MS received 1 September 2017; accepted 19 December 2017; published online 10 February 2018. Abstract. Scanning Sky Monitor (SSM) onboard AstroSat is an X-ray sky monitor in the ..... 31(2–3), 99. Ramadevi M. C., Seetha S., Babu V. C., Ashoka B. N., Sreeku- mar P. 2006, Optimization of Gas Proportional Coun-.

  9. A novel approach for navigational guidance of ships using onboard monitoring systems

    DEFF Research Database (Denmark)

    Nielsen, Ulrik Dam; Jensen, Jørgen Juncher

    2011-01-01

    A novel approach and conceptual ideas are outlined for risk-based navigational guidance of ships using decision support systems in combination with onboard, in-service monitoring systems. The guidance has as the main objective to advise on speed and/or course changes; in particular with focus...

  10. SE83-9 'Chix in Space' student experimenter monitors STS-29 onboard activity

    Science.gov (United States)

    1989-01-01

    Student experimenter John C. Vellinger watches monitor in the JSC Mission Control Center (MCC) Bldg 30 Customer Support Room (CSR) during the STS-29 mission. Crewmembers are working with his Student Experiment (SE) 83-9 Chicken Embryo Development in Space or 'Chix in Space' onboard Discovery, Orbiter Vehicle (OV) 103. The student's sponsor is Kentucky Fried Chicken (KFC).

  11. Fault-Tolerant Onboard Monitoring and Decision Support Systems

    DEFF Research Database (Denmark)

    Lajic, Zoran

    a crude and simple estimation of the actual sea state (Hs and Tz), information about the longitudinal hull girder loading, seakeeping performance of the ship, and decision support on how to operate the ship within acceptable limits. The system is able to identify critical forthcoming events and to give...... advice regarding speed and course changes to decrease the wave-induced loads. The SeaSense system is based on the combined use of a mathematical model and measurements from a set of sensors. The overall dependability of a shipboard monitoring and decision support system such as the SeaSense system can...

  12. Information processing requirements for on-board monitoring of automatic landing

    Science.gov (United States)

    Sorensen, J. A.; Karmarkar, J. S.

    1977-01-01

    A systematic procedure is presented for determining the information processing requirements for on-board monitoring of automatic landing systems. The monitoring system detects landing anomalies through use of appropriate statistical tests. The time-to-correct aircraft perturbations is determined from covariance analyses using a sequence of suitable aircraft/autoland/pilot models. The covariance results are used to establish landing safety and a fault recovery operating envelope via an event outcome tree. This procedure is demonstrated with examples using the NASA Terminal Configured Vehicle (B-737 aircraft). The procedure can also be used to define decision height, assess monitoring implementation requirements, and evaluate alternate autoland configurations.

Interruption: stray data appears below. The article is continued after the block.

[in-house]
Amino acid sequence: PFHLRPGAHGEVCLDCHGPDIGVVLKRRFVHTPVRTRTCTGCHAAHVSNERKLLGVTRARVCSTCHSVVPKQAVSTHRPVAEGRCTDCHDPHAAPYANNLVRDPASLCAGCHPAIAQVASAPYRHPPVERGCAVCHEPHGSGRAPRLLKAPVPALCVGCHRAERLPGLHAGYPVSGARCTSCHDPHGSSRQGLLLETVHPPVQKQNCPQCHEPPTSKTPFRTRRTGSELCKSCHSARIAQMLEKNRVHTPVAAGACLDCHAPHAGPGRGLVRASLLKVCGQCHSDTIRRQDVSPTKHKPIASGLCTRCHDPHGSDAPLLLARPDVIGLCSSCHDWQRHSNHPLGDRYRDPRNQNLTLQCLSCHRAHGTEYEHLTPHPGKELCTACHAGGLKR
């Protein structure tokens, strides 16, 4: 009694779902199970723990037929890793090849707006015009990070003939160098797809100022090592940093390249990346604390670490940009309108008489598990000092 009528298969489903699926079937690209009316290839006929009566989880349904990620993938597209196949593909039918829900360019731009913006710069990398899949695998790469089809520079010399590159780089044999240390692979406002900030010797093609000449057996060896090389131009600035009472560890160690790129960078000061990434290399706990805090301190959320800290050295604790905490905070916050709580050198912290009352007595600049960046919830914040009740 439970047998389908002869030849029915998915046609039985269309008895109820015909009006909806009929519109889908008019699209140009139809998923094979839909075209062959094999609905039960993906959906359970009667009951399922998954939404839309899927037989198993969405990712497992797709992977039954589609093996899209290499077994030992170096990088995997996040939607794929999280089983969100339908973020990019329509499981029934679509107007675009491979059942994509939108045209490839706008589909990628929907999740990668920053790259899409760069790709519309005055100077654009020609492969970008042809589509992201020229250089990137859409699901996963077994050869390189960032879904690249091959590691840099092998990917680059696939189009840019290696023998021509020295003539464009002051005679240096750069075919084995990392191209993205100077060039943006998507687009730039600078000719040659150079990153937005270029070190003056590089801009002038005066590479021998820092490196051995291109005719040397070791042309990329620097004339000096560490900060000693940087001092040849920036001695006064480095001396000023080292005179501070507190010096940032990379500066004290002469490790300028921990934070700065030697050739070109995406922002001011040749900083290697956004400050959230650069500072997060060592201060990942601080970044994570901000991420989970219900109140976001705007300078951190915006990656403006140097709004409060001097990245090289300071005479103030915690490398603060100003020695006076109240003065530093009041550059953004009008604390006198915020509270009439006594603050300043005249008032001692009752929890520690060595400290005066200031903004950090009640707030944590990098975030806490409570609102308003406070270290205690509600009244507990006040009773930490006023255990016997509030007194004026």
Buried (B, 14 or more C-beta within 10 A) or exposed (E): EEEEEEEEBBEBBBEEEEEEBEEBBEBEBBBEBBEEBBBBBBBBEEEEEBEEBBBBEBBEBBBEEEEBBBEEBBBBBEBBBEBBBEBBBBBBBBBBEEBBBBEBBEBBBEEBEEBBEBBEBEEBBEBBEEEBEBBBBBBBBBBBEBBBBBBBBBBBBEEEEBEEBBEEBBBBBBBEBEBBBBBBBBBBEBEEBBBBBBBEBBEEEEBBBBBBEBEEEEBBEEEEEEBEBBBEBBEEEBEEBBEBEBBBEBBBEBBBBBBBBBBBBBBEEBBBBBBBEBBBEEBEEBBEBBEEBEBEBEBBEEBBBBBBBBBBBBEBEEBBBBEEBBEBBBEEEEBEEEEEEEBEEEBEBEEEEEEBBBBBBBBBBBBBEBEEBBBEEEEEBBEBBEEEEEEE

13. Long-term monitoring of air crew exposure onboard of Czech Airlines aircraft

    International Nuclear Information System (INIS)

    Ploc, O.; Spurny, F.; Ploc, O.

    2007-01-01

    This contribution presents new results related to the aircraft crew exposure onboard aircraft of Czech air companies. First, the results of long term monitoring onboard of an aircraft of Czech Airlines are presented. In the period May-December 2005, 494 individual flights have been followed using MDU-Liulin Si-diode based spectrometer, together with thermoluminescent and track detectors. The results of measurements are analyzed and compared with those of calculation performed with CARI6 and EPCARD3.2 codes. Monitoring period represented about 4.6 times more than usual annual engagement of an aircrew (600 hours). Total effective dose during these 2 755 hours was between Il and 12 mSv, following the considered method of evaluation. Both the measuring and calculation methods correlate well. This fact leads to confirmation of the routine method evaluating the level of aircraft crew exposure using CARI6 code as correct for this purpose. Second, the results of individual monitoring of aircrew members obtained during few last years by this routine method are presented; general tendencies of aircraft crew onboard exposure of Czech air companies are outlined. The contribution of aircrew exposure to total occupational exposure in the Czech Republic represents about 20%. (authors)

  14. An artificial intelligence approach to onboard fault monitoring and diagnosis for aircraft applications

    Science.gov (United States)

    Schutte, P. C.; Abbott, K. H.

    1986-01-01